stand a large stuffed chimp lay drunkenly. He stared at the cheap carpet as
              if there was something incredibly interesting inside its fibers, something
              his little cloth and cotton brain just couldn't understand.

              On the wooden balcony railing a cigarette butt drifted a thin trail of smoke
              up and towards the park. Dale couldn't keep his butts under control, she
              thought. "That pig," she said to herself and wheeled outside to flick it
              into the parking lot. As she watched the butt spin downwards onto the cement
              she saw two boys talking about something by the large jungle gym. Later she
              would realize that she had observed a drug deal, and even later she would
              realize these were common in this area.and no one cared.

              But right now Cybil is dialing on her cell phone to let her mother know she
              has been moved in, and is unpacking all right, and letting her know all the
              other things mothers are concerned about that Cybil will obediently report
              on.

              In 235 next door a spider busily makes a web in the corner of an aluminum
              window frame. Apartment 235 is empty, and has been empty since June, when 19
              year old Elisabeth Slater was murdered with a shotgun by her live-in boy
              friend, 35 year old Emilio Heverra. There are no flies in the spider's web,
              just a lot of sun light.

              Something in the empty apartment listens to Cybil's voice through the wall.

              You've lived the first night in a new apartment right? Your crap is all over
              the place, you're exhausted from the move, boxes are everywhere and all you
              want to do is sleep. Cybil had tried to install her shower grips but they
              wouldn't secure. She had to ask her father to come over the next day and fix
              them. Being in a wheel chair was limiting. It seemed like you needed
              everyone to help you do everything or you had to try to do it yourself with
              restricted results.at first any way. She lifted herself from the chair onto
              the bed dragging her legs onto the mattress, and laid her head on a folded
              coat.

              Outside the whoosh of cars lulled her. She could hear the people in 233
              making supper. Their microwave beeped. She heard dishes rattle. The man was
              talking. She couldn't hear what it was about. The woman was laughing, a
              pretty sort of laugh. Then someone turned on a TV. Cybil began to drift into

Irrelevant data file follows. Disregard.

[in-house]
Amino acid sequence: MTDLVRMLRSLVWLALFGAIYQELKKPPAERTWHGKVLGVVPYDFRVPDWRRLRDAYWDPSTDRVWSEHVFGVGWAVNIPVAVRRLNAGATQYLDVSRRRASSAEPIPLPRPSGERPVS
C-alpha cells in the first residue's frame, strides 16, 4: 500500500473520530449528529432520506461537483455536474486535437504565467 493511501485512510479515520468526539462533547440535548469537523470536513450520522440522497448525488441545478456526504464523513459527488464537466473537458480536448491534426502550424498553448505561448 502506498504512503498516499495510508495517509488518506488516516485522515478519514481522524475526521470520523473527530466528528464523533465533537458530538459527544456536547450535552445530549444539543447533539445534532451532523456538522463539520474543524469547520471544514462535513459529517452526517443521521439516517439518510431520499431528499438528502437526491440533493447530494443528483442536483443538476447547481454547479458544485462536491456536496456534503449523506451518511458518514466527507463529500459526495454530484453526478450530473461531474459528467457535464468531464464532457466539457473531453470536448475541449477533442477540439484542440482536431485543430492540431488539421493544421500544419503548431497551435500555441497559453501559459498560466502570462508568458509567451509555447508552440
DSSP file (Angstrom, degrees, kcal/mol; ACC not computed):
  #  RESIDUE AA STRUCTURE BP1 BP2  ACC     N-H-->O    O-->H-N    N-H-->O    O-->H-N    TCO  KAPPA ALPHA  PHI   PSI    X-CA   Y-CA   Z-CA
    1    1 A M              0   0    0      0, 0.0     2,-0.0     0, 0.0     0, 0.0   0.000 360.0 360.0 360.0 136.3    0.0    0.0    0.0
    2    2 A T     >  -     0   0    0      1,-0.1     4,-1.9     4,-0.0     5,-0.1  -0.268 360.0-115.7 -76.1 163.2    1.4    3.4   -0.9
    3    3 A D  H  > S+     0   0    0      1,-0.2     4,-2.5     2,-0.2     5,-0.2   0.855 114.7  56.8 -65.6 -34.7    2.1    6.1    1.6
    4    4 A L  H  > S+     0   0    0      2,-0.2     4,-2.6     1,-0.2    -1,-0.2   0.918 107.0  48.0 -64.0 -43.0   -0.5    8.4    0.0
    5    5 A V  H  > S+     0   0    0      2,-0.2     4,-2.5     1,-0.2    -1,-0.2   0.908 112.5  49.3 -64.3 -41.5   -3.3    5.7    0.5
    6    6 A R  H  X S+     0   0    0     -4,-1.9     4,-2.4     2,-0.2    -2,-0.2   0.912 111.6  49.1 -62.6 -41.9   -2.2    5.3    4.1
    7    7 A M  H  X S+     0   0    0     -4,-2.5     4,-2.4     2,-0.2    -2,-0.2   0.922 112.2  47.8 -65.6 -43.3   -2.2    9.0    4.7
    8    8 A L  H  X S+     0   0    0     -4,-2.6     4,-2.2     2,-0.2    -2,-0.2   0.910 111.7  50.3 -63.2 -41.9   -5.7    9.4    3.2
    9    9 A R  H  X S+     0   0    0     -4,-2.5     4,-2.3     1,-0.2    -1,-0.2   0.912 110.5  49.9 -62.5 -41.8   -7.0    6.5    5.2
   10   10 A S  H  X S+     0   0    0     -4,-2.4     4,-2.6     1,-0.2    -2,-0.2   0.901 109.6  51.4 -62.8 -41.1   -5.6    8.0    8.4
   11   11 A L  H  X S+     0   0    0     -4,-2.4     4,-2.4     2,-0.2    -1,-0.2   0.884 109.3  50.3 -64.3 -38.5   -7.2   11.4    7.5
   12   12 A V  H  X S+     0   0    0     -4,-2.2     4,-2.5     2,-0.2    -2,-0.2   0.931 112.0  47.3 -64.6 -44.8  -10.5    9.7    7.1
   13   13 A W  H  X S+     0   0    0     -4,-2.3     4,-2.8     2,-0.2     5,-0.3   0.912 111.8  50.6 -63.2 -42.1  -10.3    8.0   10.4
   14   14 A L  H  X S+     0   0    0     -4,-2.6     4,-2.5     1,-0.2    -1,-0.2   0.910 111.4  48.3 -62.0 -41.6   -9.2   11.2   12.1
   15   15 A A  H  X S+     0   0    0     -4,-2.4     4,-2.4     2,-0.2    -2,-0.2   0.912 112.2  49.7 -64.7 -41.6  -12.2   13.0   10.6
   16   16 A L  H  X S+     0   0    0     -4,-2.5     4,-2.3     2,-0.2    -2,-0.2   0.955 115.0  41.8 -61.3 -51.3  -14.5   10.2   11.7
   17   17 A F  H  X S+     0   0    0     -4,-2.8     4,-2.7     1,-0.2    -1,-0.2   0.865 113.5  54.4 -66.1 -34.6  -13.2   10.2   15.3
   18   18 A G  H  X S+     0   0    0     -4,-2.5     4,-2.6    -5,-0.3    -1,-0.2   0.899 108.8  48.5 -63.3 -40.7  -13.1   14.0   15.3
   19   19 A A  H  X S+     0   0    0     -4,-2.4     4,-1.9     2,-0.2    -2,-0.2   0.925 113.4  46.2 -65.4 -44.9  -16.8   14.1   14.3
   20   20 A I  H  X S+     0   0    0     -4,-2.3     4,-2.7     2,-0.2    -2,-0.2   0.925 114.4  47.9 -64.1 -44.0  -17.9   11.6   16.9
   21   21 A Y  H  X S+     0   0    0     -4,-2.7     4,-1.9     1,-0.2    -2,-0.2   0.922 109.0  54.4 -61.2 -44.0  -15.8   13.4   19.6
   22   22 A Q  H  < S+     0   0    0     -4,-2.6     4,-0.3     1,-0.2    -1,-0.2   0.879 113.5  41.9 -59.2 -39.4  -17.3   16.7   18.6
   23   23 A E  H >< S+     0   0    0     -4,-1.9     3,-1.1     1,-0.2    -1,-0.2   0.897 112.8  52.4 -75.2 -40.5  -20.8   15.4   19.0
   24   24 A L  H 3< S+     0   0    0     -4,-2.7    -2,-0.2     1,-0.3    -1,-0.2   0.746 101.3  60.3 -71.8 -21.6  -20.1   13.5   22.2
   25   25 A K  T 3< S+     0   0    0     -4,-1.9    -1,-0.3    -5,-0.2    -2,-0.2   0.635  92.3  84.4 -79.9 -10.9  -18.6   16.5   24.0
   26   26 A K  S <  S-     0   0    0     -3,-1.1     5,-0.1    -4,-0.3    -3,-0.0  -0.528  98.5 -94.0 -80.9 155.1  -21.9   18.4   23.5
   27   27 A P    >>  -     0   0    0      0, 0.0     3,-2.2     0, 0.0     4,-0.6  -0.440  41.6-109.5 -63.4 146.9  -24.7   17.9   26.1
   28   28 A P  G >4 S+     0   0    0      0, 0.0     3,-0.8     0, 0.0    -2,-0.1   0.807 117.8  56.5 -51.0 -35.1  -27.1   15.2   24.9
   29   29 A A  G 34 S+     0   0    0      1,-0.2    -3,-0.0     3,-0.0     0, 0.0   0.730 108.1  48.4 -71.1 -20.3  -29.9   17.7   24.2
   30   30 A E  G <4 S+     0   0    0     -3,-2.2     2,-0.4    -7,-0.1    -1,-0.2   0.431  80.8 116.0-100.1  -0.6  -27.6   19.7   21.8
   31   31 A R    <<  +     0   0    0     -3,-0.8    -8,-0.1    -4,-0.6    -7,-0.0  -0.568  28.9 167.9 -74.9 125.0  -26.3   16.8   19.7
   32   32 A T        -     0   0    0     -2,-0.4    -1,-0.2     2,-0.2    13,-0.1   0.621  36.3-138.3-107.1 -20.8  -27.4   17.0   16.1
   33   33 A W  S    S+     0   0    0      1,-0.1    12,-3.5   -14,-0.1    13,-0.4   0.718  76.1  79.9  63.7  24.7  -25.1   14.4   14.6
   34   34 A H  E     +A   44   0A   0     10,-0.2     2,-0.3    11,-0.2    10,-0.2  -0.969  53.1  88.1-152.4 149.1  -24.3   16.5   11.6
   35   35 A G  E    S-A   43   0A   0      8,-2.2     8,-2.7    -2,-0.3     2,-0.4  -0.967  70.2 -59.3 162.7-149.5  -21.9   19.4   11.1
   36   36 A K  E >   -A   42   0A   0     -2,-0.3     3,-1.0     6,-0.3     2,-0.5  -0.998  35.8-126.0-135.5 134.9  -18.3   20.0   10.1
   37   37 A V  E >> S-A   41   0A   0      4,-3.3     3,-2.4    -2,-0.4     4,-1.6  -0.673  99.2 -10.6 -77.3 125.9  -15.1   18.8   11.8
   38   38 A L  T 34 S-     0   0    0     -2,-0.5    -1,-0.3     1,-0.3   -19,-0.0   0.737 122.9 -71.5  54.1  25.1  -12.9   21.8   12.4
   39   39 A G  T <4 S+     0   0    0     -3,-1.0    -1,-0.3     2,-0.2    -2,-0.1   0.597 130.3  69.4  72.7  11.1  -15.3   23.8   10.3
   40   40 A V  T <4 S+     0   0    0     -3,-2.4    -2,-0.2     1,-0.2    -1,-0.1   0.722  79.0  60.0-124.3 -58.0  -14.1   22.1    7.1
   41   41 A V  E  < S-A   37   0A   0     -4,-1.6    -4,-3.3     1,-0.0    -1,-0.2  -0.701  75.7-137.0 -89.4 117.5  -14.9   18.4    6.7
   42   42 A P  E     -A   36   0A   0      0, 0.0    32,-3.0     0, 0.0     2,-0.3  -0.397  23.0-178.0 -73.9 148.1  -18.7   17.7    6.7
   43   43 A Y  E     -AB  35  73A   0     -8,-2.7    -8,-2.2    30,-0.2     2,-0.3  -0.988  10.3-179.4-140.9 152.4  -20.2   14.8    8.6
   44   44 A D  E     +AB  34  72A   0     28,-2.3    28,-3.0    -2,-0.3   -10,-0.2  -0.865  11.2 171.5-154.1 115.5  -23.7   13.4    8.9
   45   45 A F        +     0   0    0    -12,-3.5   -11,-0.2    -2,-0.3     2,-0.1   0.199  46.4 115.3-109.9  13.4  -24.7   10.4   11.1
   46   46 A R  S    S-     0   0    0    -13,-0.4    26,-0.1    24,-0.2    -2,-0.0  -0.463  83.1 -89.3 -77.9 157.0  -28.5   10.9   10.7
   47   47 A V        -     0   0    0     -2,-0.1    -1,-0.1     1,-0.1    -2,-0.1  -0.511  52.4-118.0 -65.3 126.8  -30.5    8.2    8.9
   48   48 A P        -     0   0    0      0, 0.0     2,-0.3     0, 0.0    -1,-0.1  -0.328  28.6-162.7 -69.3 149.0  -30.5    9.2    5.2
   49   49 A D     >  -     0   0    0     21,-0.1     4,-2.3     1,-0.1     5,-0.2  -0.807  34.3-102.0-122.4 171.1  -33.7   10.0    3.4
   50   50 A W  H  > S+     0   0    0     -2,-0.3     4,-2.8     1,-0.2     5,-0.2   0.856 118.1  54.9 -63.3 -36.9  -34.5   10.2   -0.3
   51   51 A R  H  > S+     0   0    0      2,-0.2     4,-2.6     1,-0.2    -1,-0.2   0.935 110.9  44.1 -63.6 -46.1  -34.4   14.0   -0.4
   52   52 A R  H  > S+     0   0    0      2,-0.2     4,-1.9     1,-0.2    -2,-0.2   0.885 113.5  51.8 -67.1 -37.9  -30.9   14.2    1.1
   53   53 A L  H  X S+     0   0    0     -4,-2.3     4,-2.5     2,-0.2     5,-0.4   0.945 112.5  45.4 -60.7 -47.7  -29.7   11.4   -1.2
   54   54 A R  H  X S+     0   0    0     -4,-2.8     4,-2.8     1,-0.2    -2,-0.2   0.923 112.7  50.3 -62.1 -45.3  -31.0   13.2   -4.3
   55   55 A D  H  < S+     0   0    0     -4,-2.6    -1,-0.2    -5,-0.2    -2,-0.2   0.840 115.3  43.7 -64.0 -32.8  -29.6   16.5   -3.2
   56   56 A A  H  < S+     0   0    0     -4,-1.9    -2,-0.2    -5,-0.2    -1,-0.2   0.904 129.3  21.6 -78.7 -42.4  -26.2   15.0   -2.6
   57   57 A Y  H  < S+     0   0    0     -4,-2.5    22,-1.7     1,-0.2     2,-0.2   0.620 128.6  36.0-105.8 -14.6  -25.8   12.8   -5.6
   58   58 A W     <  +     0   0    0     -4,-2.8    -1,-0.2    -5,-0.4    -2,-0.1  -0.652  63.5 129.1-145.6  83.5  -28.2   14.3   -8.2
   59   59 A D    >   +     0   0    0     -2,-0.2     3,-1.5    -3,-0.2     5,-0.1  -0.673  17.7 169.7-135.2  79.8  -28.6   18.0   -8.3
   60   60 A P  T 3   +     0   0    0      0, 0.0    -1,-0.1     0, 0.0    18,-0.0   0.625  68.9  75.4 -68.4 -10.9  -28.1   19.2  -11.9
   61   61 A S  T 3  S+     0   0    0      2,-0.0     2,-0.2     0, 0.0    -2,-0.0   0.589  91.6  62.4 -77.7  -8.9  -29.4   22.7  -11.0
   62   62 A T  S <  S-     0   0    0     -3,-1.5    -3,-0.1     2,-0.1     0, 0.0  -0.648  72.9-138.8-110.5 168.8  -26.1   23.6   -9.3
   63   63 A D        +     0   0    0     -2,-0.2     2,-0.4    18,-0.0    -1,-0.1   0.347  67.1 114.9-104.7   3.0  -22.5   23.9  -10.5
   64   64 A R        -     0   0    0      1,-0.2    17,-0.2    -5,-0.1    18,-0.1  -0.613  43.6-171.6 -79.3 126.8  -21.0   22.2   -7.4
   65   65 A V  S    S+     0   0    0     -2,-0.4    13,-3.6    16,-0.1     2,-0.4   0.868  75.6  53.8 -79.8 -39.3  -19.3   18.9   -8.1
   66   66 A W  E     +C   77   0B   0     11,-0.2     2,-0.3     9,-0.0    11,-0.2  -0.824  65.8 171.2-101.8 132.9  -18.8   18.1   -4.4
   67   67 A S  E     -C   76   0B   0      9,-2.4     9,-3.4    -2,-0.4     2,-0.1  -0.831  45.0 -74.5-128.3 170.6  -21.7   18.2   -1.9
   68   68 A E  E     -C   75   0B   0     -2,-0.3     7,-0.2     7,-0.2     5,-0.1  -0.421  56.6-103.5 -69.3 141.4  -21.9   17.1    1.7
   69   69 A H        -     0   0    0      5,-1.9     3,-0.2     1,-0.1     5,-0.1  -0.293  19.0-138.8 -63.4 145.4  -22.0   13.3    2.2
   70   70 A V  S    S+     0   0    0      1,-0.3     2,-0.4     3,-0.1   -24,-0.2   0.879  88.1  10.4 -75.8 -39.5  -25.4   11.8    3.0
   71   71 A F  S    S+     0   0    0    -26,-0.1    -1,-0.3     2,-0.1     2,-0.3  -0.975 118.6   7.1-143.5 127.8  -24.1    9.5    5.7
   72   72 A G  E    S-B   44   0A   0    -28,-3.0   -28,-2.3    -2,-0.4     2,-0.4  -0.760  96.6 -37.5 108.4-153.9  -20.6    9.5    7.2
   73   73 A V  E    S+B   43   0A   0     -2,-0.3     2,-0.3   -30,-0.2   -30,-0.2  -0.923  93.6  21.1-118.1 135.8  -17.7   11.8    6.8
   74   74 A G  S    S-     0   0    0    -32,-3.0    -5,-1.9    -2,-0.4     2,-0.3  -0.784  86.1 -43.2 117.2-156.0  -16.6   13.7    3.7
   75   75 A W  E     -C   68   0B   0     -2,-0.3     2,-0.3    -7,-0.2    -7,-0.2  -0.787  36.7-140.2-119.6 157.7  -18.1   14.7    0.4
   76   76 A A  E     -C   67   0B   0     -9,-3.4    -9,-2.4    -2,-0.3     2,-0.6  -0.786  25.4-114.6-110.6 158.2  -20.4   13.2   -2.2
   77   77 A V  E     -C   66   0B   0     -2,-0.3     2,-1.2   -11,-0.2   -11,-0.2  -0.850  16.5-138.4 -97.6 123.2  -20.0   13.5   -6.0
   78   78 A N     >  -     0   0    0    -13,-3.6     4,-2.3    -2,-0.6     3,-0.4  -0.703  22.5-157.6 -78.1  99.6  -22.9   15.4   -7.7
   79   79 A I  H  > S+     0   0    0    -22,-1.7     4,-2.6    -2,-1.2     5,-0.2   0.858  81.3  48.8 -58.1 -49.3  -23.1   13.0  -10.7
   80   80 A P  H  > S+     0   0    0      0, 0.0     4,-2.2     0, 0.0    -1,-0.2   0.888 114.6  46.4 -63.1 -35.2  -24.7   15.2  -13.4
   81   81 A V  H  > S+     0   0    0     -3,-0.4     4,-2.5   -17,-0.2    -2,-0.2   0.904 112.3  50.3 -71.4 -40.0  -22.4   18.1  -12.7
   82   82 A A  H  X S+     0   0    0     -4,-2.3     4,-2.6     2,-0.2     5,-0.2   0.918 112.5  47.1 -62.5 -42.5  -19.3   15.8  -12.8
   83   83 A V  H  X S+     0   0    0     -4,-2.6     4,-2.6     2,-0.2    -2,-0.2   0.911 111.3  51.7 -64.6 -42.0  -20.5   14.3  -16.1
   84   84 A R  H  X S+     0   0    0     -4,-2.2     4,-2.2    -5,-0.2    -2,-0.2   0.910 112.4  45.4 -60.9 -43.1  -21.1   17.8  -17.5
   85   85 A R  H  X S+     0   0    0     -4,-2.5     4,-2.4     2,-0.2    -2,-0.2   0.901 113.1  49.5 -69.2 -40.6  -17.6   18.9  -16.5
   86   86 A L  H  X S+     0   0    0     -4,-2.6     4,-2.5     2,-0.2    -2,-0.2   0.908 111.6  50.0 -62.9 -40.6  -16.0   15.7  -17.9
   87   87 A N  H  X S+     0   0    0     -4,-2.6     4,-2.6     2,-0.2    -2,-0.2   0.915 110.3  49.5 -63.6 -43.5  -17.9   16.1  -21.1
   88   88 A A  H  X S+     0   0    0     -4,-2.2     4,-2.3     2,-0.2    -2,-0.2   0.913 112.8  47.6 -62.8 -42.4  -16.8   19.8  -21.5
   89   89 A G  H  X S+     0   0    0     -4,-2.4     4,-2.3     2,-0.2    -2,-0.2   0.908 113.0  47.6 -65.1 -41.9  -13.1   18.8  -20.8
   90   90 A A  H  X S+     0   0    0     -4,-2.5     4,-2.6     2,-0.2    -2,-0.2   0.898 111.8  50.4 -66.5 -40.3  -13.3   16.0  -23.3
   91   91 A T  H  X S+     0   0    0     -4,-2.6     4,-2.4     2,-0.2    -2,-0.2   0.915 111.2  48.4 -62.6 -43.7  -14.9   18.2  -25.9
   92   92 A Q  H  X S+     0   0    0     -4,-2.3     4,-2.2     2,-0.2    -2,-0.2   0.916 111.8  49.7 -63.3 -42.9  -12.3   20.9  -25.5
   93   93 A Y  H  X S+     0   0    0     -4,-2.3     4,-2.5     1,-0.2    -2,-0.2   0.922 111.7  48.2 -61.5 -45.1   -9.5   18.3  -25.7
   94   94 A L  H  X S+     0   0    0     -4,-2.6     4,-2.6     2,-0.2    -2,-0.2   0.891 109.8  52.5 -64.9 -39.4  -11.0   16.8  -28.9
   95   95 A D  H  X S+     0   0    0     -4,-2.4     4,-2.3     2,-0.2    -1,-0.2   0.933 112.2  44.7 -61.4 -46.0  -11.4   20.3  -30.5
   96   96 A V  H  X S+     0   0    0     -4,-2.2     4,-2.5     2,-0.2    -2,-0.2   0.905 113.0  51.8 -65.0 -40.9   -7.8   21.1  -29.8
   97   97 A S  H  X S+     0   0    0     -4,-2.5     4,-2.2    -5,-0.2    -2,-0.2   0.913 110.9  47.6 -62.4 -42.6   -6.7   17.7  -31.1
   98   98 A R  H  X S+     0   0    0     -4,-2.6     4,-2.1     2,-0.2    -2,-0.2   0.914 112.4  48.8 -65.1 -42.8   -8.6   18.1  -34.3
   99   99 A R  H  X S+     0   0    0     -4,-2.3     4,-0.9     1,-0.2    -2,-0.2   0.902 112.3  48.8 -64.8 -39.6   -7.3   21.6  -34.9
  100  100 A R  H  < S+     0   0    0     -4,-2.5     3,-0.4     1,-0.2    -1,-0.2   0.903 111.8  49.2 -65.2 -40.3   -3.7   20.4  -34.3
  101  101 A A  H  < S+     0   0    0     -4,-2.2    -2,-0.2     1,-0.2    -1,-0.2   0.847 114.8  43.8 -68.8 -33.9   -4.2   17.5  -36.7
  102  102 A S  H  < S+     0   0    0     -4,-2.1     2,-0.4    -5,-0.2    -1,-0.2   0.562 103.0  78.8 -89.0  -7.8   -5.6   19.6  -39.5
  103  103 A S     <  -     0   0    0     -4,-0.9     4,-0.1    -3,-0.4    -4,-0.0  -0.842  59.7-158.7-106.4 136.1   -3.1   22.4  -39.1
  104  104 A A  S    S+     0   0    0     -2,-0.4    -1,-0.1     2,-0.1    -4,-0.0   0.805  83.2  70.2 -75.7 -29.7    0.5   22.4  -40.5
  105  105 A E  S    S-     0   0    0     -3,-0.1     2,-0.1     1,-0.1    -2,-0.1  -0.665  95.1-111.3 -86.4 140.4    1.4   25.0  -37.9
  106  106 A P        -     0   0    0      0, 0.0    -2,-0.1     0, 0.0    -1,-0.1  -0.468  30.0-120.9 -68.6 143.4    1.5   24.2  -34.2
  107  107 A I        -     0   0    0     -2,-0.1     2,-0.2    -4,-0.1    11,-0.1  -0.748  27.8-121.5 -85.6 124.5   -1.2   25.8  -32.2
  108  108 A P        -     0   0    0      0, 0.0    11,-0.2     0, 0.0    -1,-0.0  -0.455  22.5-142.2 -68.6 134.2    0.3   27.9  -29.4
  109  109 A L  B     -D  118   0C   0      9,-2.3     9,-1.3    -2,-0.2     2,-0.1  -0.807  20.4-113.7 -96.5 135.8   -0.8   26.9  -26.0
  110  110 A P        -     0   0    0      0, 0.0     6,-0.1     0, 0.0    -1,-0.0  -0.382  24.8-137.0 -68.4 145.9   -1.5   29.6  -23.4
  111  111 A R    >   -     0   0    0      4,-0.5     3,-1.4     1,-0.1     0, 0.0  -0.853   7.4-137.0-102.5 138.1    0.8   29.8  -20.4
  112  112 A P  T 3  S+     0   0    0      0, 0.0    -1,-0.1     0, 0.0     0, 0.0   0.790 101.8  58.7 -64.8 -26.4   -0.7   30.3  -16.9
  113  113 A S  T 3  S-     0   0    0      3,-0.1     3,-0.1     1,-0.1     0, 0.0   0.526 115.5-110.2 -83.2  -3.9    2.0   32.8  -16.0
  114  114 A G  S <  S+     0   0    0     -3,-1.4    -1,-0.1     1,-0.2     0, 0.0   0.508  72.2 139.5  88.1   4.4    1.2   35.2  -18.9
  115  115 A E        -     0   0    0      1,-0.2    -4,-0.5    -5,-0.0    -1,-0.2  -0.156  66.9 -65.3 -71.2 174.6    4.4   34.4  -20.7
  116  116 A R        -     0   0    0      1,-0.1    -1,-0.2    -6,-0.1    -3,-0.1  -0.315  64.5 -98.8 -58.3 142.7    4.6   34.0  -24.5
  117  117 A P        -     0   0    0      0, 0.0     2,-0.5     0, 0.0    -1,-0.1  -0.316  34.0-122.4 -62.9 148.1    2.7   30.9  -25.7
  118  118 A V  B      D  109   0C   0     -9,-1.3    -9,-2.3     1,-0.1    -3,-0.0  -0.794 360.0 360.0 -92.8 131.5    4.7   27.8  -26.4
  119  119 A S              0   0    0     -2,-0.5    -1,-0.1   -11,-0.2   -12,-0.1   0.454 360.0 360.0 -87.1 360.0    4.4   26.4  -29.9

an exhausted sleep. Soon she was deeply submerged in it, her mouth slightly
              open, snores reverberating in the unpacked land of boxes that surrounded her
              on the bed.

              Hours later, (had her alarm clock been unpacked it would read 3:00 A.M.) her
              apartment was dark, the street lights casting amber patterns on the freshly
              painted walls. From the bathroom that shared a wall with the bathroom in
              235, a shadow began behaving not like shadows do. It moved to the sink,
              gelled there for a moment, and the mirrored medicine chest slowly opened.
              Cybil's bottles jittered and jumped around slightly on their own, and the
              Percodan dropped into the sink and remained there. The shadow receded. All
              was quiet after that, until morning when the next day began with a gathering
              of warm, summer light, bringing out the colors of everything, even the beige
              walls of Cybil's new home.


              Cybil's father tightened the bathtub railings. He tested them with his large
              arms and hands.

              "This should work now hon," he said.

              Cybil was putting glasses away, getting what she could in the lower
              cupboards. The upper cupboards were a "No Man's Land" until she could get
              the extension grip she'd ordered.

              "Can I get you some lunch?" her father asked.

              "No Dad thanks," she said, puling a stuffed bear out of a box on the kitchen
              floor and laying it in her lap. The next thing that came out of that box was
              a school year-book. It fell open to a page spattered with cheer leaders
              posing. She glanced at herself there, during the days when she was active